The sleeves are a standard set-in style that requires easing, but not an excessive amount. There’s a pattern piece so that you can bias bind the seam allowances, but this seemed unnecessary; I serged them instead.
The blue fabric for the shirt is a Kona cotton; the white fabric for the sleeves is a mystery flat-weave cotton (purchased broadcloth? recycled bedsheet? who knows); the yellow fabric for the bias tape is a cotton broadcloth.
I’m quite pleased with the finished shirt—it looks exactly like Ash’s from the original show—but I cannot recommend the pattern I used. In addition to the issues with the collar, the instructions never actually tell you to sew the front and back pieces together at the shoulder seams before instructing you to attach the collar and front facings. While it’s not impossible to figure this step out—those seams are clearly sewn in the illustration for attaching the facings—it reinforces the impression of a lack of attention to detail in the instructions. Perhaps the pattern writers, pressed for space as I’m sure they were, were streamlining the instructions and removed a line by accident. But if space was at such a premium I think I would have nixed the boxer short pattern, which to my mind doesn’t make a lot of sense with a shirt and tie pattern anyway, in favor of more thorough shirt instructions. In the future, I think I’ll use a pattern like the Fairfield button-up from Thread Theory, even if it means I need to eliminate stands, yokes, and/or pleats myself to get the styles lines I want.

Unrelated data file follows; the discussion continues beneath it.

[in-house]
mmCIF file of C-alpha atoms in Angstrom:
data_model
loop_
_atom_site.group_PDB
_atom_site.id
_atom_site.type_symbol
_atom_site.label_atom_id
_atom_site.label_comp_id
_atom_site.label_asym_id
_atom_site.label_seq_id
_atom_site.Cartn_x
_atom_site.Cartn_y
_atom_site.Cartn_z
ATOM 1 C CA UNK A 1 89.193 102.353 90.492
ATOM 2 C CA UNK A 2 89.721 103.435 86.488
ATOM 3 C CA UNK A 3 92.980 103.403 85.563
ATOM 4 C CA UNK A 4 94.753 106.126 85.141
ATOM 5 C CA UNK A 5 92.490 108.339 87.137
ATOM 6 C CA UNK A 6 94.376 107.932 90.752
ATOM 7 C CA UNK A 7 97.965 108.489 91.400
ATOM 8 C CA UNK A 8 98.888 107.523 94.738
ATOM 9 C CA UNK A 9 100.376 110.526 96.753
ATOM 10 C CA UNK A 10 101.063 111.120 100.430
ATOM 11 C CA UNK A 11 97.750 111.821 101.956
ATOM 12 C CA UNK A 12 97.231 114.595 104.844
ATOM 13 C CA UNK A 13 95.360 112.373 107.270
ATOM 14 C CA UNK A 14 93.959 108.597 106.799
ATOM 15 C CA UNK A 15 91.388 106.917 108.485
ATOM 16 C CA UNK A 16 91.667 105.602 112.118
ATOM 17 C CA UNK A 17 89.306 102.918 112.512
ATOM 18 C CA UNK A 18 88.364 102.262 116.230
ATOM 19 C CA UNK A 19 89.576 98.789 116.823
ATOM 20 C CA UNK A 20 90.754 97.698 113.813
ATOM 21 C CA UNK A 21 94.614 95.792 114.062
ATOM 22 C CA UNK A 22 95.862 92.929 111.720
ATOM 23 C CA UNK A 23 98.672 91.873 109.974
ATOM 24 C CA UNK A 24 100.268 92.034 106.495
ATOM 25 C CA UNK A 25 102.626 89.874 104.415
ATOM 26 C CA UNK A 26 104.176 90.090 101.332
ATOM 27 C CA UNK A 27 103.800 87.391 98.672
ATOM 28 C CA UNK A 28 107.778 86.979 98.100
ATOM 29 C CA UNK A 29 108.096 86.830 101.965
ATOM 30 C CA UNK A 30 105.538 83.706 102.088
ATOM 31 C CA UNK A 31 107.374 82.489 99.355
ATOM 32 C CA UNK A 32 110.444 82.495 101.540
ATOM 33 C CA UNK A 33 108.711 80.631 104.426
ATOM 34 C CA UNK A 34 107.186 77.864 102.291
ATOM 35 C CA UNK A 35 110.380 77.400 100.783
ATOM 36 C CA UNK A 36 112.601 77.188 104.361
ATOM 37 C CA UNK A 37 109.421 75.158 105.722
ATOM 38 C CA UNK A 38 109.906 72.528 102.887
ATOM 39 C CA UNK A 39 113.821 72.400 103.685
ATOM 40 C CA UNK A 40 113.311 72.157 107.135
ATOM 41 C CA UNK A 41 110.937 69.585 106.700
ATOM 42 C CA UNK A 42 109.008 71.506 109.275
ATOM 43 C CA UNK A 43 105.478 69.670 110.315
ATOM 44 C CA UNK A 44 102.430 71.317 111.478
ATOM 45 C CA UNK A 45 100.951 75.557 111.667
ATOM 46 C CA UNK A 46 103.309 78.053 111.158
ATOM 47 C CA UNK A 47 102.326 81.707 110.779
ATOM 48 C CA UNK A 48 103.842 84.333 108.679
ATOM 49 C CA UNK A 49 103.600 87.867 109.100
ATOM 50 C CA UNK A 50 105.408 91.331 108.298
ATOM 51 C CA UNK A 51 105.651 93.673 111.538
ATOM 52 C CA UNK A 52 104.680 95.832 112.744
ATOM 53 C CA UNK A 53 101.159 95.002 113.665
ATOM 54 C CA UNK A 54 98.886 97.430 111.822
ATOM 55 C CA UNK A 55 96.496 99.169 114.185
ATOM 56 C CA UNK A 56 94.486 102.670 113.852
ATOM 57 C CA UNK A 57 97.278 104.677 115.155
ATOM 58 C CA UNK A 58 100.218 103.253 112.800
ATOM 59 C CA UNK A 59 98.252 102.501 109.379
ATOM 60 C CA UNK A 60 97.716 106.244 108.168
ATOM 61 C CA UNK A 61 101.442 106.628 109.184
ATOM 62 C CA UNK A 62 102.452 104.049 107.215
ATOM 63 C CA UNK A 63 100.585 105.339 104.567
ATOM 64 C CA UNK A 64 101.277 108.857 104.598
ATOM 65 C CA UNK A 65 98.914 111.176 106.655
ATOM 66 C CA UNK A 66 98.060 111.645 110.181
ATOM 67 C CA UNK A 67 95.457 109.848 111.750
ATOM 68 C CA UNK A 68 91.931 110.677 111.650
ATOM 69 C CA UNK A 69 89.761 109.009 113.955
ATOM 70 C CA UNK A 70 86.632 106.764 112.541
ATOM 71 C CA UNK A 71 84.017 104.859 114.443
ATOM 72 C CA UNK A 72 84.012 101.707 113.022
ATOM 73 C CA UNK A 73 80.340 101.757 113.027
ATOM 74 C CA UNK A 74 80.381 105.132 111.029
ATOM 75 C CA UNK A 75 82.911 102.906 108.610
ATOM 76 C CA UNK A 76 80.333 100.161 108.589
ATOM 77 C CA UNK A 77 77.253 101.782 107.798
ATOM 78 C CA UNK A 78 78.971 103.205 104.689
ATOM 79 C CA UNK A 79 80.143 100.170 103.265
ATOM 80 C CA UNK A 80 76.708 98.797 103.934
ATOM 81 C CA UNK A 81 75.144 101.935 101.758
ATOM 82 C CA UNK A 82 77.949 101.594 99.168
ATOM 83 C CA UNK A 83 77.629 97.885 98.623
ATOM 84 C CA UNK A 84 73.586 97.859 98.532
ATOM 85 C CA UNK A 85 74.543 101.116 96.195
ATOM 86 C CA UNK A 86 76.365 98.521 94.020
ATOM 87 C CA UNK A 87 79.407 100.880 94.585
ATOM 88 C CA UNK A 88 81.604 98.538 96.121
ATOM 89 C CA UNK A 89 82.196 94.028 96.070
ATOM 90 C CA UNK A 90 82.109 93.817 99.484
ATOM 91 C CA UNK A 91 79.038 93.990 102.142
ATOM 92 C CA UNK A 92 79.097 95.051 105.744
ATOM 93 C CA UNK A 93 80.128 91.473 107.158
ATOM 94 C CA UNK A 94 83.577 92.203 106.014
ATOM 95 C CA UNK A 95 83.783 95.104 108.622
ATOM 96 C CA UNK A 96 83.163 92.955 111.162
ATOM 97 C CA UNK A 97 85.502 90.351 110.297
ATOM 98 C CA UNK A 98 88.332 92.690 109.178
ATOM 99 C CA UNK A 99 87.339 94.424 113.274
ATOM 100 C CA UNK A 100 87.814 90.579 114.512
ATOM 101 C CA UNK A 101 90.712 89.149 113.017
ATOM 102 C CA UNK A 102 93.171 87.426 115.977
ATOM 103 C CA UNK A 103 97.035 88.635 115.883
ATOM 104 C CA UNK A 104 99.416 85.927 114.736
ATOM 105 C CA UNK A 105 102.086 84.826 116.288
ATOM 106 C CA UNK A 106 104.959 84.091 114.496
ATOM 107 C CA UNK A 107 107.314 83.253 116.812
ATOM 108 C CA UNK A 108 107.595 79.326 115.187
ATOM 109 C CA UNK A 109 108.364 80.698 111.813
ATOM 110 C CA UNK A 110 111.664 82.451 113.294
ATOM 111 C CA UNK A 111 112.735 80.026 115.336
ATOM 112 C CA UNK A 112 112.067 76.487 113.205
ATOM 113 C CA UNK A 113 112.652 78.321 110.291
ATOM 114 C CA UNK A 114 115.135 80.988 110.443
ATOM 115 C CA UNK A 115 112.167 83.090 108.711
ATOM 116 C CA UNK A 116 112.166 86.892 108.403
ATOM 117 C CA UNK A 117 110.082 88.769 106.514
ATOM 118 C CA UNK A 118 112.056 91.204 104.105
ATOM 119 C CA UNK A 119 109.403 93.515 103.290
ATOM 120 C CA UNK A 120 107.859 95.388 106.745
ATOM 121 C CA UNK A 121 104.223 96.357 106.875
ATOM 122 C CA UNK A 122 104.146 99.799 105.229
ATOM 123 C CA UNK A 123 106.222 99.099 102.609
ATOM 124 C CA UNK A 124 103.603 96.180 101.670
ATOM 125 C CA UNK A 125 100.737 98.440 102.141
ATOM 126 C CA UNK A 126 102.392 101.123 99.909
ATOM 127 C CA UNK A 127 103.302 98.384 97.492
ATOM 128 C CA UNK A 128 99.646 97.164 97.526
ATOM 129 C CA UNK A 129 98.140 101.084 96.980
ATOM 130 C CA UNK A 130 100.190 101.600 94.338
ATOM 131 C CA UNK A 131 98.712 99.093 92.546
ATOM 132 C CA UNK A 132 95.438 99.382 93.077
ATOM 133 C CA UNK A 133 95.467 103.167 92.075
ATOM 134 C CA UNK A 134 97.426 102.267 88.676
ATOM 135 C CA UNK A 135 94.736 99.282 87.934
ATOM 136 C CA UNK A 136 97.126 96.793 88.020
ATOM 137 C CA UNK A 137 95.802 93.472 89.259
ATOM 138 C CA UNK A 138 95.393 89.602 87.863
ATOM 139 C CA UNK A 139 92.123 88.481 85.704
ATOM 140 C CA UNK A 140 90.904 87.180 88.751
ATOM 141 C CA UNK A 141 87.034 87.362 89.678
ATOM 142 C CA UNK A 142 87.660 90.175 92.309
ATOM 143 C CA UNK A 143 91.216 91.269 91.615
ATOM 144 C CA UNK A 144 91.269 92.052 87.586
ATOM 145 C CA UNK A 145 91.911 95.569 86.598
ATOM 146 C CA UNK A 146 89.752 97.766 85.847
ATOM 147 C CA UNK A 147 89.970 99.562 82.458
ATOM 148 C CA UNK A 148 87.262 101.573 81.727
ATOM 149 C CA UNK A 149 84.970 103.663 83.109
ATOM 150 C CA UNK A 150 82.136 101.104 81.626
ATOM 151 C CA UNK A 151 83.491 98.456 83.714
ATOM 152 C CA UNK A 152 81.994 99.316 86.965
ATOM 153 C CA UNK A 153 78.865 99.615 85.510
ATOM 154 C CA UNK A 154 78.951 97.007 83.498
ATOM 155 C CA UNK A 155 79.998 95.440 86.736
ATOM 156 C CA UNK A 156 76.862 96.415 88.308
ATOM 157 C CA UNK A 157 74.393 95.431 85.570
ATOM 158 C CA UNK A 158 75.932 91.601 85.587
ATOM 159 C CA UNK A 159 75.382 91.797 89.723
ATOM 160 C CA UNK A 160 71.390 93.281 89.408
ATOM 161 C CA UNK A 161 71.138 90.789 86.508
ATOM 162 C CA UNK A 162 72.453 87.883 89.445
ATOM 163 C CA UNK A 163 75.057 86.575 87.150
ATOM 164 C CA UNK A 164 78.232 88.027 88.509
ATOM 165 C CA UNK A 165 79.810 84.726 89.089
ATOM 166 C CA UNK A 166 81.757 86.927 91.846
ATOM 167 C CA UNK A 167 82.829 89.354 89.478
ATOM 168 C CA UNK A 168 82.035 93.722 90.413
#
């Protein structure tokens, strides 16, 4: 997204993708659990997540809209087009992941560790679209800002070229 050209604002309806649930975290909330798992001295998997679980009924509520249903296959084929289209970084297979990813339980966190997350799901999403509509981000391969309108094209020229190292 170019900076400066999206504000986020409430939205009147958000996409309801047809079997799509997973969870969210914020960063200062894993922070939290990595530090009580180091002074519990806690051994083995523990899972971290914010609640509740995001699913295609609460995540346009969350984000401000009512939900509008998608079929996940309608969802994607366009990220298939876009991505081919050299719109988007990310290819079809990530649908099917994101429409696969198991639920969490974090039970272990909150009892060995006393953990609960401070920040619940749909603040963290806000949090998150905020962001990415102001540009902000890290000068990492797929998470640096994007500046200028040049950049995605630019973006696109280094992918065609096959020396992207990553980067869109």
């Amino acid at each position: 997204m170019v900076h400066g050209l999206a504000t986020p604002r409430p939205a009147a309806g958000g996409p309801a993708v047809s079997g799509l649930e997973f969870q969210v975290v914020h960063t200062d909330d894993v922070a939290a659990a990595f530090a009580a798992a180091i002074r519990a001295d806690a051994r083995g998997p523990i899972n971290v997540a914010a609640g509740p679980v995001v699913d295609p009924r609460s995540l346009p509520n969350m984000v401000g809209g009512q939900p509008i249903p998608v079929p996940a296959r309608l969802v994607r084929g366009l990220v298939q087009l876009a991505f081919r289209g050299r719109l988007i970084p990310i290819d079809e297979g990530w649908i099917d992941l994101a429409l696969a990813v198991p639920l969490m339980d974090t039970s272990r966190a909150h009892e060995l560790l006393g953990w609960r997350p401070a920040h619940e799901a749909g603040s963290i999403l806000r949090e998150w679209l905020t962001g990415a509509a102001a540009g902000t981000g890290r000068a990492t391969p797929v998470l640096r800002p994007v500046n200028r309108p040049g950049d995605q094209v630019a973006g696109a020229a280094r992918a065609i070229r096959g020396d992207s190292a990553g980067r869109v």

As for the rest of the costume, the jeans, t-shirt, and belt are, not surprisingly, things that were already in Justin’s closet. The gloves were a convenient $3 find in the checkout line during one of my many (many) trips to JoAnn; I cut off the fingers cut and melted the openings with a lighter to prevent unraveling. The soft foam Pokéball came in a three-pack from Toys-R-Us.
Ash’s hat is entirely Justin’s handiwork. After I failed to order a hat in time for Justin’s office dress up day, Justin took matters into his own hands and downloaded a free ball cap pattern. What I didn’t realize was that he grabbed the first pattern he could find, which happened to be designed to make paper hats for beer bottles. So, itty-bitty. With my help, he was able to scale it up to human head size, and then to his head size, which is about two inches larger than average. He cut the pieces out of craft foam and glued them together, and then cut out the symbol and attached it with double-sided tape. I wanted to butt the cap seams together and stitch them up on my sewing machine, but we were tackling this project in the hour before we both had to work, so that didn’t happen. He didn’t mind though. Turns out craft foam doesn’t breathe at all so that gaps provided some much-needed ventilation.
Justin was over the moon about his costume, and with the positive response he got from everyone at work and who visited us on Halloween. If you want proof, here he is showing off in between handing out candy to trick-or-treaters: